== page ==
The Emirates Stadium Mystery: Eating The Swans?

by | Apr 11, 2017

It has been a tumultuous fortnight for Plumstead Highbury QC, the surprise appointment as the new Arsenal manager. The initial warmth of the post-coital glow that accompanied the Gunners’ comfortable 2-0 opening day win against Stoke City is threatening to turn decidedly luke warm, like an unattended bucket of piss.

Still, in the build-up to the team’s second match of the season, Highbury was bullish, even taking time out to dismiss some unfounded transfer chatter and reveal a lot about his tactical approach to the game.

Nevertheless, having beaten Stoke using the daring strategy of playing just two at the back, Highbury’s selection for the first away game of the season was a little more circumspect. The personnel were mostly unchanged from the team that won the opener: the only change was Olivier Giroud, who scored the second goal against the Potters, started the game in place of Mikel Arteta. Aaron Ramsey took Arteta’s place in central midfield, while Stevan Jovetic moved into the hole where he had been so effective during the second half of the Stoke match.

Alas, the honeymoon period could not last forever. Swansea’s attacking quartet made it to every ball first and quickly made Arsenal pay. 3-0 down at half time and with very little to offer at the other end, Arsenal reverted to Highbury’s X-W formation for the second half, Santi Cazorla and Lukas Podolski coming off the bench to make their Gunners debuts. Cazorla reduced the deficit on the hour but in truth there was very little improvement. Indeed, the defeat could have been far worse had Asmir Begovic not been on his toes to save two second-half penalties by Luke Moore. Both penalties were won for pushing in the area, the decisions enraging a team who were already no doubt fuming at their own inadequacy.

Still, Plumstead Highbury took the defeat well.

With the transfer window looming, Highbury looked at the unexpected defeat as an opportunity to ring the changes in his squad. Carl Jenkinson and Francis Coquelin, who had appalling games at Swansea, were the first to feel the icy breeze. Coquelin was offloaded to Sunderland for £3.2 million by Director of Football David Seaman, while Carl Jenkinson will spend the rest of the season on loan at Southampton. Then, intrigue…

Highbury had already made one bid to bring Lewandowski to Arsenal only to be rebuffed, leading to the arrival of Stevan Jovetic instead. And with just £8 million left in the transfer kitty, it looked as though Lewandowski’s sudden availability had come at the wrong time for the Gunners. However, Plumstead Highbury’s can-do attitude and tendency to view problems as nothing but opportunities led to a flurry of transfer activity. Theo Walcott, who had a very poor game at the Liberty Stadium and had privately expressed doubts about his rookie manager’s ability, was immediately sold to Chelsea for £13.25 million in order to free up funds. However, Arsenal were still significantly short of the £29.7 million asking price that Dortmund had set for the Polish striker. Clearly, some creative accountancy was in order.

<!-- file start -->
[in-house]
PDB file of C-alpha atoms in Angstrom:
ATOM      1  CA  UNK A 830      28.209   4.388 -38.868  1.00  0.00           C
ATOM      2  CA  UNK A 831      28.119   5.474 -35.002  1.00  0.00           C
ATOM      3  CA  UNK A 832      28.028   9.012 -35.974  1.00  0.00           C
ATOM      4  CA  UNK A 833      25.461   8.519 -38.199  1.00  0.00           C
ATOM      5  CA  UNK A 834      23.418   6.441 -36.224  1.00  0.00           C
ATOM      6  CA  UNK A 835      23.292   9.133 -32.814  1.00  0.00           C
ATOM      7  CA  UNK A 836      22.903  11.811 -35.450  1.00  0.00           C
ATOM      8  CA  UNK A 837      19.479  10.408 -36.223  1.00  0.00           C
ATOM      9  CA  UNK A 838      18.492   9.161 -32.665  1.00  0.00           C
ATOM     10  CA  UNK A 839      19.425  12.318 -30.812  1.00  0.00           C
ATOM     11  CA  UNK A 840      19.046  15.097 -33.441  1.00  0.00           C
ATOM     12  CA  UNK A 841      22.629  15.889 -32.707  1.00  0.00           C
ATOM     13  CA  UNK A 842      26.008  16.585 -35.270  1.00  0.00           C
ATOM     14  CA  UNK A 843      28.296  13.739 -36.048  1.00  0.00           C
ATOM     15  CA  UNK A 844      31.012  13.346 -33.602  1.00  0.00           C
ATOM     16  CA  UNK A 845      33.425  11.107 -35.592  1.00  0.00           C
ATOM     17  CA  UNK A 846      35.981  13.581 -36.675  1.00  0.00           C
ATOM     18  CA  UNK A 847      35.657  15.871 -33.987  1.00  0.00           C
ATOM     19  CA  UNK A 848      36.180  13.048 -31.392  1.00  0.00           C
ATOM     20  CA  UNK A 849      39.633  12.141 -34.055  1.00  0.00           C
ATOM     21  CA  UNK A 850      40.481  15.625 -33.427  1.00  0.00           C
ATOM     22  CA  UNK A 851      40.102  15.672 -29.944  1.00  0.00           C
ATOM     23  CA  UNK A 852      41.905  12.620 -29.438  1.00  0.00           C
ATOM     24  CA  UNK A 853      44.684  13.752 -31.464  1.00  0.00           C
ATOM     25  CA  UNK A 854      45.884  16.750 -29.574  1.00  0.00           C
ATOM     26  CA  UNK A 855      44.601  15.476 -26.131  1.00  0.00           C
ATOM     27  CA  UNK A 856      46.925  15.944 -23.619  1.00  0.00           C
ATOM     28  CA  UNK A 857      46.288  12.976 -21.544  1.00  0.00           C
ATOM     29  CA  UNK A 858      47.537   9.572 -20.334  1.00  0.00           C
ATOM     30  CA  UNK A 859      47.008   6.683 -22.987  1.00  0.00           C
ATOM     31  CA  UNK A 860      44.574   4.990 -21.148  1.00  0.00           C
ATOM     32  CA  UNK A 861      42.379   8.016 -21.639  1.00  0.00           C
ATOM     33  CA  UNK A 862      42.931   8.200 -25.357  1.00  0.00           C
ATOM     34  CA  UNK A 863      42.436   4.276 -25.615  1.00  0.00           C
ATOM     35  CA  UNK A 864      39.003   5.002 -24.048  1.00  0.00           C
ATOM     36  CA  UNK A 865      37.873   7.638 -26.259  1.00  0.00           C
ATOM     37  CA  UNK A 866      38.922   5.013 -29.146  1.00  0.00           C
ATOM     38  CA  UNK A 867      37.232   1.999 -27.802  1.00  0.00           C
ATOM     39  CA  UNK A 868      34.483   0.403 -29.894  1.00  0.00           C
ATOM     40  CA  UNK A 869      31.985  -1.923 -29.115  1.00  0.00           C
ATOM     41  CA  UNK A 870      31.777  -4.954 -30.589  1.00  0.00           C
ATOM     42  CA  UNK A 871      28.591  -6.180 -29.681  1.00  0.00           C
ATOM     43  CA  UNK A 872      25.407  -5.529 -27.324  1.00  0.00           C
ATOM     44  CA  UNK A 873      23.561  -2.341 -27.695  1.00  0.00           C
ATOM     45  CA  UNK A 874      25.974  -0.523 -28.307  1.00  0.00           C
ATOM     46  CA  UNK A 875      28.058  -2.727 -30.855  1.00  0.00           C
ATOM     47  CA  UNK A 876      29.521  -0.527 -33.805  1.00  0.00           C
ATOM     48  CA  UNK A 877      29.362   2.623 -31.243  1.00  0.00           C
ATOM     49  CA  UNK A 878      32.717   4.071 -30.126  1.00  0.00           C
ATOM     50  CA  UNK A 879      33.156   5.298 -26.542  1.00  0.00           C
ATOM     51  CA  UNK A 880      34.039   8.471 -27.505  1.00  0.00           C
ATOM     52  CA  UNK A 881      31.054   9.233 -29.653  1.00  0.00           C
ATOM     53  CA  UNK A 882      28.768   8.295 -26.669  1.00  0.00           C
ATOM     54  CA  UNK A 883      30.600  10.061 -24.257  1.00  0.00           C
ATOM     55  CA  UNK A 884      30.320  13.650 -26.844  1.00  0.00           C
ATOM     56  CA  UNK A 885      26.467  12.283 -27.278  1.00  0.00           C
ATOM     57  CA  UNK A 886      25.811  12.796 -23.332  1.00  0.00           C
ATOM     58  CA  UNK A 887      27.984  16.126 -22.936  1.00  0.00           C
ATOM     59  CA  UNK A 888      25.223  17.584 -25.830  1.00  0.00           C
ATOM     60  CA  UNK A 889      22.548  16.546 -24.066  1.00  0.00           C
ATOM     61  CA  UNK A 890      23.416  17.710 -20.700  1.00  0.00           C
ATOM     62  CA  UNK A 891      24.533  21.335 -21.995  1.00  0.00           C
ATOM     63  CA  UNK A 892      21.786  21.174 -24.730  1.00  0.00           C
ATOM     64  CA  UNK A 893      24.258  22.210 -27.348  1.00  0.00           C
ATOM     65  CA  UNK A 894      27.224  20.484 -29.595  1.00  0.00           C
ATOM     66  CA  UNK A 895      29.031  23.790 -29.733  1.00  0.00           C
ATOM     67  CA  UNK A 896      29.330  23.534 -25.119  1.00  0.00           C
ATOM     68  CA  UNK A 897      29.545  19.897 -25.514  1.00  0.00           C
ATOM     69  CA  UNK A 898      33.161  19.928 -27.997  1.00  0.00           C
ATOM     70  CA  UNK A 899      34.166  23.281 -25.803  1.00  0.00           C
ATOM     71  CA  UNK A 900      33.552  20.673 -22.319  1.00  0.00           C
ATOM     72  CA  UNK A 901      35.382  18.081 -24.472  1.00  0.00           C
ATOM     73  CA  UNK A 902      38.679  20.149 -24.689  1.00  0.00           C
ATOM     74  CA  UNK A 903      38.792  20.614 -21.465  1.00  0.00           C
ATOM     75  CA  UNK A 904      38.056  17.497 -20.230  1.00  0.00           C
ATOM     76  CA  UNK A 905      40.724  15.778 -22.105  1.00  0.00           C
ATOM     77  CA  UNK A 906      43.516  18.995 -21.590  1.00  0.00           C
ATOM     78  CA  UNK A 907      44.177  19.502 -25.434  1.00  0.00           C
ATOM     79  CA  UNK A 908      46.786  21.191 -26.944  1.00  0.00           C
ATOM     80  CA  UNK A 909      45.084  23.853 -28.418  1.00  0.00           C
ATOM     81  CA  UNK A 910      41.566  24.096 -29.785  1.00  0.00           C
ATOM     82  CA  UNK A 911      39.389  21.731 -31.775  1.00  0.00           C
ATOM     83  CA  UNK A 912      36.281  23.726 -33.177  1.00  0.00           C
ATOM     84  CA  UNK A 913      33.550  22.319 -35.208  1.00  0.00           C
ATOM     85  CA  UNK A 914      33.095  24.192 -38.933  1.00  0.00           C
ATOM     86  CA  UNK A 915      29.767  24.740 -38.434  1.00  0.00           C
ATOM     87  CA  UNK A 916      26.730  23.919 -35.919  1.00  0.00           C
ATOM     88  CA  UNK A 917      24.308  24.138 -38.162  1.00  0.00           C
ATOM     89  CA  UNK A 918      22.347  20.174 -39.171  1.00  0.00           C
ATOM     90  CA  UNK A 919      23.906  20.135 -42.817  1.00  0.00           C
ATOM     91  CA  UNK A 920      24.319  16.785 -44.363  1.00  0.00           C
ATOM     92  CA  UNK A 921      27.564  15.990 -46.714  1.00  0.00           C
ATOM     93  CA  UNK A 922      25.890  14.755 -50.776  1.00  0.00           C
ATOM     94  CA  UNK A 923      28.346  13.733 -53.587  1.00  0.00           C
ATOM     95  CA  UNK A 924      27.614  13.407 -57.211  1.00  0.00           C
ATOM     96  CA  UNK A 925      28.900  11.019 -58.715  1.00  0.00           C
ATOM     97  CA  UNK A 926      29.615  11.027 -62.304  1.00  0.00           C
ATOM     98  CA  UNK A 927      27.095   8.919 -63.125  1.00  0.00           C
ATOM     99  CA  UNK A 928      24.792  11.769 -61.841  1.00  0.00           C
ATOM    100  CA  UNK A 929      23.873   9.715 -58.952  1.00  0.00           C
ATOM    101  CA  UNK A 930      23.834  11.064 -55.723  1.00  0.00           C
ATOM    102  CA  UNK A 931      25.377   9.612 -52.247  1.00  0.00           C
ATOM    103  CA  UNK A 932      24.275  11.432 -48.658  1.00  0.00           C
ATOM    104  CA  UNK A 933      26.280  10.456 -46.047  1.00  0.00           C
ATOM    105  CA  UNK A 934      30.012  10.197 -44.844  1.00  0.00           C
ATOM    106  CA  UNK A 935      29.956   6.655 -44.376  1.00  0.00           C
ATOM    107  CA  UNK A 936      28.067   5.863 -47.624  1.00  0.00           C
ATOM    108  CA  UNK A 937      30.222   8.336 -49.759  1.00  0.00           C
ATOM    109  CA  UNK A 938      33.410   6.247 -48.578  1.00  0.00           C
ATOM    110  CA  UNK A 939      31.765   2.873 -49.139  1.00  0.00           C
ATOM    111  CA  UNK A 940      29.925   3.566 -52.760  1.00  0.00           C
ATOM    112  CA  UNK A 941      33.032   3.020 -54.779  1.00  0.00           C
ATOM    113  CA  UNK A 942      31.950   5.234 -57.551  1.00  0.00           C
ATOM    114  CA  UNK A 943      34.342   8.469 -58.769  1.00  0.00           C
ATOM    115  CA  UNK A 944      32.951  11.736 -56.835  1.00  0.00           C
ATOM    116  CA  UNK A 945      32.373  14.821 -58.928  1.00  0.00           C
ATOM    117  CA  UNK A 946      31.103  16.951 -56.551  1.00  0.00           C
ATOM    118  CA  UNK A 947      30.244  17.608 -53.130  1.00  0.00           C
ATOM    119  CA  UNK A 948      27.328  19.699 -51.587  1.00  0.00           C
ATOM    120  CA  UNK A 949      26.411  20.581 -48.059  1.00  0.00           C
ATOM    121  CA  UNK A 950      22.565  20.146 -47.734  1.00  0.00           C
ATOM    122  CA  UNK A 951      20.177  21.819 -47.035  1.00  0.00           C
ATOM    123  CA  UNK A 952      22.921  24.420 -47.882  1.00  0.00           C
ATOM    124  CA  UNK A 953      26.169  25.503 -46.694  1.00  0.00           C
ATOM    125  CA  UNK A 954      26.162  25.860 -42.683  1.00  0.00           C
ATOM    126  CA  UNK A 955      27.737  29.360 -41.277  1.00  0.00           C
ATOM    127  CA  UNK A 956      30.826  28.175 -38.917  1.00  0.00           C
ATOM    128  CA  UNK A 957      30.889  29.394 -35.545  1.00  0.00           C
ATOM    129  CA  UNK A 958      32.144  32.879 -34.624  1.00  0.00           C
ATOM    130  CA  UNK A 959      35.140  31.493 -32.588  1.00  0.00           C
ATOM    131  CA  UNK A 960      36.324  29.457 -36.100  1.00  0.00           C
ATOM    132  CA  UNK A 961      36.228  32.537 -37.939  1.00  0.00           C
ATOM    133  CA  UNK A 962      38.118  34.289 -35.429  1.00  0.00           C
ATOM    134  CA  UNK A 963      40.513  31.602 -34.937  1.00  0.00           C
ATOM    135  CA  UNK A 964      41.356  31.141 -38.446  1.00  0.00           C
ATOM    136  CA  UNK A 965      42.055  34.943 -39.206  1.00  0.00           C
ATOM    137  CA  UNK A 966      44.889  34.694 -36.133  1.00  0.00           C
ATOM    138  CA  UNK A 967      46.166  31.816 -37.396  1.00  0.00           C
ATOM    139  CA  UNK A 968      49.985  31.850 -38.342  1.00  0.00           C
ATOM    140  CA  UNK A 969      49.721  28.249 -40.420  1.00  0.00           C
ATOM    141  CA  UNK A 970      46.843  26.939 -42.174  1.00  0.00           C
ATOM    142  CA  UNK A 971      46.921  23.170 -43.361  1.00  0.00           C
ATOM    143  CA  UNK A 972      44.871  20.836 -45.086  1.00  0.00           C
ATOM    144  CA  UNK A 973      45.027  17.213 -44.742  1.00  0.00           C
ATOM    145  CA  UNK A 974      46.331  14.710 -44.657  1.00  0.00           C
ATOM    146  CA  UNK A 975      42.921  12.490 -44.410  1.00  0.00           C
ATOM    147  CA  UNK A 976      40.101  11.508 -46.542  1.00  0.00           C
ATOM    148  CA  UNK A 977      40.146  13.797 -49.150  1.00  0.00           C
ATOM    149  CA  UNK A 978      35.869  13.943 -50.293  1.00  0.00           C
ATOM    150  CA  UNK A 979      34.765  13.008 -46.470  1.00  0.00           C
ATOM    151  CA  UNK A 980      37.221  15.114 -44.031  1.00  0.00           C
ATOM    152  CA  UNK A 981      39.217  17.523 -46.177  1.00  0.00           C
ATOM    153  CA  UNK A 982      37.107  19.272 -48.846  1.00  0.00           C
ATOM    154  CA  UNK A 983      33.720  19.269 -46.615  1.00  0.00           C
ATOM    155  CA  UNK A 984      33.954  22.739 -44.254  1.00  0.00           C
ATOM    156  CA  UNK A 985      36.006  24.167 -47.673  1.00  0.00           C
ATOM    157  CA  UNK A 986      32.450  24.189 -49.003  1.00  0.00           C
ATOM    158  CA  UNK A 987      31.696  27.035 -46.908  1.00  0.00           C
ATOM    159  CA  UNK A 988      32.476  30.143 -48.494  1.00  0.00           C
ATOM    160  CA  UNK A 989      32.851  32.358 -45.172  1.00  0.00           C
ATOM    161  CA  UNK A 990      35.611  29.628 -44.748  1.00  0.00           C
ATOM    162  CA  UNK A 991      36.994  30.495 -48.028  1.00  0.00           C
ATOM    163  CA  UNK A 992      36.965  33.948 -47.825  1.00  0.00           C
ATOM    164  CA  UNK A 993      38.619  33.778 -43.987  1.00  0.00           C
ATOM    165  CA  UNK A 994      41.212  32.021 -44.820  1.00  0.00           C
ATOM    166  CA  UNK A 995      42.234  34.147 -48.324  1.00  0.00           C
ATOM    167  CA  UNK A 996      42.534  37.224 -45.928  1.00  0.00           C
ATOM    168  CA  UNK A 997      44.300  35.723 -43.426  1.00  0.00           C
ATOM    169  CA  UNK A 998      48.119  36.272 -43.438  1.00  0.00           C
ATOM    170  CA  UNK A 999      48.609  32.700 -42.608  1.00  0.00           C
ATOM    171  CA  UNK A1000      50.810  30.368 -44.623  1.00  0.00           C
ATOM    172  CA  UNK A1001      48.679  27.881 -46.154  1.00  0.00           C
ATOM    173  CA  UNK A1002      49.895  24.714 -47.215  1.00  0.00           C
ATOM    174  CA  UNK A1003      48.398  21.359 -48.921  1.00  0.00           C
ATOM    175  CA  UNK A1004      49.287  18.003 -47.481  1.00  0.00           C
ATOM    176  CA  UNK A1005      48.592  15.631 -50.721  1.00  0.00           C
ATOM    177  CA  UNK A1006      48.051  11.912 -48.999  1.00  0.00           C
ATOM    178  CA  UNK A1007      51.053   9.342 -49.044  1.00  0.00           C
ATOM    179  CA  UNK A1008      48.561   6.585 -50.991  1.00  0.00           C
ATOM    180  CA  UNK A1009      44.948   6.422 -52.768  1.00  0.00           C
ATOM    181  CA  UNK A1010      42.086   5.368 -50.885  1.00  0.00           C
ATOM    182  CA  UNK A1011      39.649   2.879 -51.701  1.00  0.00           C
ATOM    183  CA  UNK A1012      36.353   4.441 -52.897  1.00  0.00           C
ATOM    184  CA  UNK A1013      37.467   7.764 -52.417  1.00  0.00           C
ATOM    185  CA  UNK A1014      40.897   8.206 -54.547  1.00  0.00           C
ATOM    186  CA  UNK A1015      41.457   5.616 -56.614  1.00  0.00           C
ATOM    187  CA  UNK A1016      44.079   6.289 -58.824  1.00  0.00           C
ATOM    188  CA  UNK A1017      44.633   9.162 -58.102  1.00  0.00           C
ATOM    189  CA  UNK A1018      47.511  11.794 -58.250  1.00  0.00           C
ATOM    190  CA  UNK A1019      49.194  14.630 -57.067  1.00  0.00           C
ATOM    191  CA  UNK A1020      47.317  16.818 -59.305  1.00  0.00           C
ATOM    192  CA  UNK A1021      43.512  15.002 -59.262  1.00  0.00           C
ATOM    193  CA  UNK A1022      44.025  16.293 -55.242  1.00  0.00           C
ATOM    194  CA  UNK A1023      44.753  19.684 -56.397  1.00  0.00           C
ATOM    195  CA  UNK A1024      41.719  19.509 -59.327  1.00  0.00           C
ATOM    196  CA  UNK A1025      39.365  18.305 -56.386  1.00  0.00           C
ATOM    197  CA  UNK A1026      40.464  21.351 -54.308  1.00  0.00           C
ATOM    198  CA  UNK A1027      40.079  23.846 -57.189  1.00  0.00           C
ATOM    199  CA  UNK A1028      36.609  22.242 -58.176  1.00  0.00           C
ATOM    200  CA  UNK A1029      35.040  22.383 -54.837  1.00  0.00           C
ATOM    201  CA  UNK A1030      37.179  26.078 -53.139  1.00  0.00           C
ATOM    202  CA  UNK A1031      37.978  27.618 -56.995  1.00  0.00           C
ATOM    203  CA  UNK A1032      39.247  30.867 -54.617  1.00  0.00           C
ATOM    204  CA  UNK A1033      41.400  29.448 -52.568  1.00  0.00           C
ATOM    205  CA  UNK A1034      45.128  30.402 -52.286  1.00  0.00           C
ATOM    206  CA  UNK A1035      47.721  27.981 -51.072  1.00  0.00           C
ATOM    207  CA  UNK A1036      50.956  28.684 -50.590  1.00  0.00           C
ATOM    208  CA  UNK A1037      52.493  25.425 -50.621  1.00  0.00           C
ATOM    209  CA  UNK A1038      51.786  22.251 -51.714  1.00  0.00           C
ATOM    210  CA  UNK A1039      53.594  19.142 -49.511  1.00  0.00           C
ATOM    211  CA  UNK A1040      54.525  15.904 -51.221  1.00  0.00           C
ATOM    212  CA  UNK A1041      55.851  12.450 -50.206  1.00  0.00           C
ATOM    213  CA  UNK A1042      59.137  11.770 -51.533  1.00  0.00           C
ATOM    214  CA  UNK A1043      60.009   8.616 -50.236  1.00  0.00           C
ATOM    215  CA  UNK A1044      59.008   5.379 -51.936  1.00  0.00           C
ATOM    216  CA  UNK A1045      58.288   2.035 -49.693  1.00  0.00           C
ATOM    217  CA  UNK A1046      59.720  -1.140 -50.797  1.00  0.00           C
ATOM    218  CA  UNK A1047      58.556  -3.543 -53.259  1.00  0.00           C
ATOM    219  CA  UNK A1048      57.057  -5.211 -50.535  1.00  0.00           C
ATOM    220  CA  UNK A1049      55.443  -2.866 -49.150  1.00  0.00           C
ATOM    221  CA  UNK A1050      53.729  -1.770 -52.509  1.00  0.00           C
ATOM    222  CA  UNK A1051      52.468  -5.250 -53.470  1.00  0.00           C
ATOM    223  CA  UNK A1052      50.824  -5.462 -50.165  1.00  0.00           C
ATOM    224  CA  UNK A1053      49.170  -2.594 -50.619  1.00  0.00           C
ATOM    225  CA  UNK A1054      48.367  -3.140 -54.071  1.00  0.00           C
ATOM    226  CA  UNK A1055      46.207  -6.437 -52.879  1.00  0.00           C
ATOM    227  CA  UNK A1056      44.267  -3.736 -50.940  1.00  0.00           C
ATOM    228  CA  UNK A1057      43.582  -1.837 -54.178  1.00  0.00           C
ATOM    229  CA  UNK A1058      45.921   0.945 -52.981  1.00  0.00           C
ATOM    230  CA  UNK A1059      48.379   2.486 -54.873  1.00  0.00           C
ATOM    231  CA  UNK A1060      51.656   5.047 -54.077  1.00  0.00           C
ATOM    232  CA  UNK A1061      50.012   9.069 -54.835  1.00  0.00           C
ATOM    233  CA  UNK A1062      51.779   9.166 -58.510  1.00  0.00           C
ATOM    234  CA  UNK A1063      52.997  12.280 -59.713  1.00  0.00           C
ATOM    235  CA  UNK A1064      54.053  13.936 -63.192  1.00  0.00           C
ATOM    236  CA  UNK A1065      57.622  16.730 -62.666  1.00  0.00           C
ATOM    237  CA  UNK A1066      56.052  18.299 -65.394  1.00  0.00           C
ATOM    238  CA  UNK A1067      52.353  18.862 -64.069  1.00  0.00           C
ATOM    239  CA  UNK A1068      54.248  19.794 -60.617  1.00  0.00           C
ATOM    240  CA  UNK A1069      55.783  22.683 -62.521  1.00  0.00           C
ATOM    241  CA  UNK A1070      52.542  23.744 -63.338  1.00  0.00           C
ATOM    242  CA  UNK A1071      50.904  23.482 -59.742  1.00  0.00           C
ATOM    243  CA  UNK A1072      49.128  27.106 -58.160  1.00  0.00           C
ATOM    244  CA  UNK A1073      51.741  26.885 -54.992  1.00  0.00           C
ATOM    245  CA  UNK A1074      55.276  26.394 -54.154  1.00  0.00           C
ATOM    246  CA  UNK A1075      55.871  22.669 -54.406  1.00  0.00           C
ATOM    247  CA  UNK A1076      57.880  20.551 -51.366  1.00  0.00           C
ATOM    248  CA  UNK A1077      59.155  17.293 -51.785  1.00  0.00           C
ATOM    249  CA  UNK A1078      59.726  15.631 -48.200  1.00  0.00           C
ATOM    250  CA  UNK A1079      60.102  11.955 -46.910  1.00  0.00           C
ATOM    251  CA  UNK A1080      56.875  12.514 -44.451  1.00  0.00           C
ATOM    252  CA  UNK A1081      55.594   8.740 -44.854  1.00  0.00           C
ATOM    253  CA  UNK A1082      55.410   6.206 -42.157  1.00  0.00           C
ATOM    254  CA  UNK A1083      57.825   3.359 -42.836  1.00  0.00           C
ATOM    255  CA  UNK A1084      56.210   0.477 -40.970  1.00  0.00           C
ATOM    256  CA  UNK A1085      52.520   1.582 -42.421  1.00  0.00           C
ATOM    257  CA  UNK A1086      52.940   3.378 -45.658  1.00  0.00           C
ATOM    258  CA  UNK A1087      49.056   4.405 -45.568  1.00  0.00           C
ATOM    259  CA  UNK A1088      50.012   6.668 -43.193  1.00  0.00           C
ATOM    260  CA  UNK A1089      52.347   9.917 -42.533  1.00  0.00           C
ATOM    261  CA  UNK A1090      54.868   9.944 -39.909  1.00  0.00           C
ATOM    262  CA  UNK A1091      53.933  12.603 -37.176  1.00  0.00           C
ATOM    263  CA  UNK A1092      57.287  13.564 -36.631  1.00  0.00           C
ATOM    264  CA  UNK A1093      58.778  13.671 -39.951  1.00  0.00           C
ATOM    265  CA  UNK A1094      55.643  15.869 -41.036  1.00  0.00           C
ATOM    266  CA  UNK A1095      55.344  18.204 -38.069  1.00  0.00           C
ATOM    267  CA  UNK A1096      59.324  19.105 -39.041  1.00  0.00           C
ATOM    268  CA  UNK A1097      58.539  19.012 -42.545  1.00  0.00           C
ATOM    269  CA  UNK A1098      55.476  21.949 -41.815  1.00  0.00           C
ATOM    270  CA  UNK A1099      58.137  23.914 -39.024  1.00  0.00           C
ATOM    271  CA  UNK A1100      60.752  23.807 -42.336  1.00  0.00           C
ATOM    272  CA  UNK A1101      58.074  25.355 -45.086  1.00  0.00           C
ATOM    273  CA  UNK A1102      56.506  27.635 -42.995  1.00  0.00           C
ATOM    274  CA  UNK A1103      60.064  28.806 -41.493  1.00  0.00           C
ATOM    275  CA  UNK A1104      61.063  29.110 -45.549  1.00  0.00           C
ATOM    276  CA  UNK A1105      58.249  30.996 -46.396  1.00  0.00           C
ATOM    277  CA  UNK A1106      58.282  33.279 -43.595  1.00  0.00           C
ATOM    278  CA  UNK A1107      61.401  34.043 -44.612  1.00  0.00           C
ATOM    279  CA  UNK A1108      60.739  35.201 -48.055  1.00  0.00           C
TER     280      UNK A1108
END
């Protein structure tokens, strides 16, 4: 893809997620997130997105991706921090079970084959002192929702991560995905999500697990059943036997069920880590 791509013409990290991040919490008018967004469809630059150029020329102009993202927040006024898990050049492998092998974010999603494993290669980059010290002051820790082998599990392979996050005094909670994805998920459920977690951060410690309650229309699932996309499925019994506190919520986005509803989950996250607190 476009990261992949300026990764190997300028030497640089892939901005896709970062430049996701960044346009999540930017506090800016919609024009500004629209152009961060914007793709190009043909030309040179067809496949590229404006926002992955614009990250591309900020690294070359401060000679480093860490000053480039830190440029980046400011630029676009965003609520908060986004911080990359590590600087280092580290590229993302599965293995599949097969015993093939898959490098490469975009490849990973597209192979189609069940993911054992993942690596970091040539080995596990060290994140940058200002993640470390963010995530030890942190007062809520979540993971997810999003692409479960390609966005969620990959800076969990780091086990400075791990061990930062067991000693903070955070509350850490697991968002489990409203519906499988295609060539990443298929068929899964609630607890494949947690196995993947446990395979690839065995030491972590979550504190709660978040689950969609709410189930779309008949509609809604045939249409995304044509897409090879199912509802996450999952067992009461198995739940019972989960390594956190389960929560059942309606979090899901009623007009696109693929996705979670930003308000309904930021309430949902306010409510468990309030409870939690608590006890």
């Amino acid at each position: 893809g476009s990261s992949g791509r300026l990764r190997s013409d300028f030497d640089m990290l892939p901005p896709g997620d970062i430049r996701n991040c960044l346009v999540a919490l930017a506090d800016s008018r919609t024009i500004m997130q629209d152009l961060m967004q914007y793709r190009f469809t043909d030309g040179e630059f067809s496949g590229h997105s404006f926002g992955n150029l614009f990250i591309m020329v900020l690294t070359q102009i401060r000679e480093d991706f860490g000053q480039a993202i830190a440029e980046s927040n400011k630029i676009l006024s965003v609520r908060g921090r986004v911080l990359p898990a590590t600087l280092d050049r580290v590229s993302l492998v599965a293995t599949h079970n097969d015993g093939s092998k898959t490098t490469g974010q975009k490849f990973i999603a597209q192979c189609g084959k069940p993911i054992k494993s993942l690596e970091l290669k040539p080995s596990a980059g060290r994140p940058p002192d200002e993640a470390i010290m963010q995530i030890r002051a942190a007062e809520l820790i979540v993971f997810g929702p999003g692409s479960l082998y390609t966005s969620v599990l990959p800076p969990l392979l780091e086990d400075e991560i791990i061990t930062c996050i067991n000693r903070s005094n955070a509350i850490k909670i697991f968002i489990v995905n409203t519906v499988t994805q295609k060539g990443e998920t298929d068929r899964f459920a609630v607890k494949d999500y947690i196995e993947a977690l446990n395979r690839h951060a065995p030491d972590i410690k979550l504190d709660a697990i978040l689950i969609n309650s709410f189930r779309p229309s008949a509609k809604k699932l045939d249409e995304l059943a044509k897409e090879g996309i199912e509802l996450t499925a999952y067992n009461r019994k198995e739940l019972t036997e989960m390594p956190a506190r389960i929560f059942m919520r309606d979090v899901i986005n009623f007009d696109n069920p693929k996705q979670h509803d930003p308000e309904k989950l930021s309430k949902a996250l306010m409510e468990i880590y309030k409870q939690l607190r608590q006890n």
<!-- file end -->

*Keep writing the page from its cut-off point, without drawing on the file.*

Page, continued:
Highbury offered Dortmund Lewandowski’s value in cash – £18 million – plus £10 million-rated Bacary Sagna (who, as a defender, represents the very embodiment of expendability in Highbury’s eyes) and a bold £200 million payment after the Pole had scored twenty goals for the club. This deal, too, fell through, due to the truculent Sagna’s refusal to negotiate terms with “lesser team” Dortmund. This left Highbury with a problem: Theo Walcott had moved to Arsenal’s hated cross-city rivals to bring in Lewandowski and with just hours left before the transfer window shut, the new Gunners boss looked to have shot himself in the foot. However, the former QC’s most notable weapon was yet to be brought into play:

Who is the best scout a football club can have? A scout who has a time machine, obviously. Plumstead Highbury’s best-kept secret, that he has sight beyond sight, will inevitably soon become common knowledge.

Clearly, supporter spokesperson Kyle Larkin and Plumstead Highbury QC have divergent opinions at this stage but Highbury’s undeniable genius of using non-linear time as a recruitment network will no doubt win Larkin round. Whether or not he will be big enough to admit it is, of course, another matter. At the end of the day, though, Highbury has his man and could not resist a little showboating at the presser.

Outside of this flurry of transfer business, Arsenal were also drawn in Group D of the Champion’s League, alongside Olympiacos, Fenerbahce and Malaga, a comfortable draw in a group that the Gunners should be looking to win easily. But it is Premier League matters that are currently to the fore, with Wigan Athletic the next visitors to the Emirates. After a tactical mis-step at Swansea, Highbury will be eager to prove that his attacking ambitions are more than just posturing and with three of the players who started Arsenal’s previous game now no longer at the club, he has no option but to ring the changes. Highbury is keen to show that the Swansea match was just one defeat and need not be blown out of proportion by his growing army of critics. Things could be worse, is the message emanating from The Emirates.